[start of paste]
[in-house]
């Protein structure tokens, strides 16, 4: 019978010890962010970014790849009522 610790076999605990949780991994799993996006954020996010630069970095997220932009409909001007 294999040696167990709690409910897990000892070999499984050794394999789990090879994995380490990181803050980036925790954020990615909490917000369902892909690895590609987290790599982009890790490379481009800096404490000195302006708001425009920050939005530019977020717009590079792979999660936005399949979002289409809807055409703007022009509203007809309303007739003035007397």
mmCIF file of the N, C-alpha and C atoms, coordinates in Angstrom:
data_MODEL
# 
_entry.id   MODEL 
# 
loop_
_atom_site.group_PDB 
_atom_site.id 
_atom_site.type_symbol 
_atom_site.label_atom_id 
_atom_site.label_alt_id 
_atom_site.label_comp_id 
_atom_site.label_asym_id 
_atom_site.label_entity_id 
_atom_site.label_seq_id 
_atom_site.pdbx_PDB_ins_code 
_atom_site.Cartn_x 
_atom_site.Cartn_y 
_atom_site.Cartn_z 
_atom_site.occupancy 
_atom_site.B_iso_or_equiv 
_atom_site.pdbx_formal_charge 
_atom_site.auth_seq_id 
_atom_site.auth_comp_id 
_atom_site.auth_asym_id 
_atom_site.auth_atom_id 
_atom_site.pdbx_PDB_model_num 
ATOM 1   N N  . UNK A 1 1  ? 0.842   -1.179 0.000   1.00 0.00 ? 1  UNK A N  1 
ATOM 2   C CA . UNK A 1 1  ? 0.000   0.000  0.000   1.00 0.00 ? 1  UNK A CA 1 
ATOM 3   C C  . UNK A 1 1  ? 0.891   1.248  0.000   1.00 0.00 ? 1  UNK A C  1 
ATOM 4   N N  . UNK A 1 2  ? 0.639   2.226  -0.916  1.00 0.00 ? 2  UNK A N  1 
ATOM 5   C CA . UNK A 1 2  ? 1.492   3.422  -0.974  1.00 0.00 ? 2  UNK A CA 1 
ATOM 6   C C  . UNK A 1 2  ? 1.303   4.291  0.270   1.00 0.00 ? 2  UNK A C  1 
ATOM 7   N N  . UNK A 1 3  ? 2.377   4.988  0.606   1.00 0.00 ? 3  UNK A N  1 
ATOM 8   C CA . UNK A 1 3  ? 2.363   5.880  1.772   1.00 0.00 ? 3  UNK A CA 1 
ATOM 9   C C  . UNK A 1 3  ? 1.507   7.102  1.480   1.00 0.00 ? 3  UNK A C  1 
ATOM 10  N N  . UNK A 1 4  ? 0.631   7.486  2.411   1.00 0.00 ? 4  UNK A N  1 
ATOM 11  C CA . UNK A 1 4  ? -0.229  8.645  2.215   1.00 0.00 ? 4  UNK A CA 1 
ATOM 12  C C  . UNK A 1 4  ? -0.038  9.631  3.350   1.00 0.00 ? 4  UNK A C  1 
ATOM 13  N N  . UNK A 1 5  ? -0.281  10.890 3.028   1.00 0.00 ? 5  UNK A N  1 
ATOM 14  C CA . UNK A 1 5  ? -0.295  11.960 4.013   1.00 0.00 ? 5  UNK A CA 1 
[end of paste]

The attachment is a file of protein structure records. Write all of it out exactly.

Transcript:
[in-house]
């Protein structure tokens, strides 16, 4: 019978010890962010970014790849009522 610790076999605990949780991994799993996006954020996010630069970095997220932009409909001007 294999040696167990709690409910897990000892070999499984050794394999789990090879994995380490990181803050980036925790954020990615909490917000369902892909690895590609987290790599982009890790490379481009800096404490000195302006708001425009920050939005530019977020717009590079792979999660936005399949979002289409809807055409703007022009509203007809309303007739003035007397």
mmCIF file of the N, C-alpha and C atoms, coordinates in Angstrom:
data_MODEL
# 
_entry.id   MODEL 
# 
loop_
_atom_site.group_PDB 
_atom_site.id 
_atom_site.type_symbol 
_atom_site.label_atom_id 
_atom_site.label_alt_id 
_atom_site.label_comp_id 
_atom_site.label_asym_id 
_atom_site.label_entity_id 
_atom_site.label_seq_id 
_atom_site.pdbx_PDB_ins_code 
_atom_site.Cartn_x 
_atom_site.Cartn_y 
_atom_site.Cartn_z 
_atom_site.occupancy 
_atom_site.B_iso_or_equiv 
_atom_site.pdbx_formal_charge 
_atom_site.auth_seq_id 
_atom_site.auth_comp_id 
_atom_site.auth_asym_id 
_atom_site.auth_atom_id 
_atom_site.pdbx_PDB_model_num 
ATOM 1   N N  . UNK A 1 1  ? 0.842   -1.179 0.000   1.00 0.00 ? 1  UNK A N  1 
ATOM 2   C CA . UNK A 1 1  ? 0.000   0.000  0.000   1.00 0.00 ? 1  UNK A CA 1 
ATOM 3   C C  . UNK A 1 1  ? 0.891   1.248  0.000   1.00 0.00 ? 1  UNK A C  1 
ATOM 4   N N  . UNK A 1 2  ? 0.639   2.226  -0.916  1.00 0.00 ? 2  UNK A N  1 
ATOM 5   C CA . UNK A 1 2  ? 1.492   3.422  -0.974  1.00 0.00 ? 2  UNK A CA 1 
ATOM 6   C C  . UNK A 1 2  ? 1.303   4.291  0.270   1.00 0.00 ? 2  UNK A C  1 
ATOM 7   N N  . UNK A 1 3  ? 2.377   4.988  0.606   1.00 0.00 ? 3  UNK A N  1 
ATOM 8   C CA . UNK A 1 3  ? 2.363   5.880  1.772   1.00 0.00 ? 3  UNK A CA 1 
ATOM 9   C C  . UNK A 1 3  ? 1.507   7.102  1.480   1.00 0.00 ? 3  UNK A C  1 
ATOM 10  N N  . UNK A 1 4  ? 0.631   7.486  2.411   1.00 0.00 ? 4  UNK A N  1 
ATOM 11  C CA . UNK A 1 4  ? -0.229  8.645  2.215   1.00 0.00 ? 4  UNK A CA 1 
ATOM 12  C C  . UNK A 1 4  ? -0.038  9.631  3.350   1.00 0.00 ? 4  UNK A C  1 
ATOM 13  N N  . UNK A 1 5  ? -0.281  10.890 3.028   1.00 0.00 ? 5  UNK A N  1 
ATOM 14  C CA . UNK A 1 5  ? -0.295  11.960 4.013   1.00 0.00 ? 5  UNK A CA 1 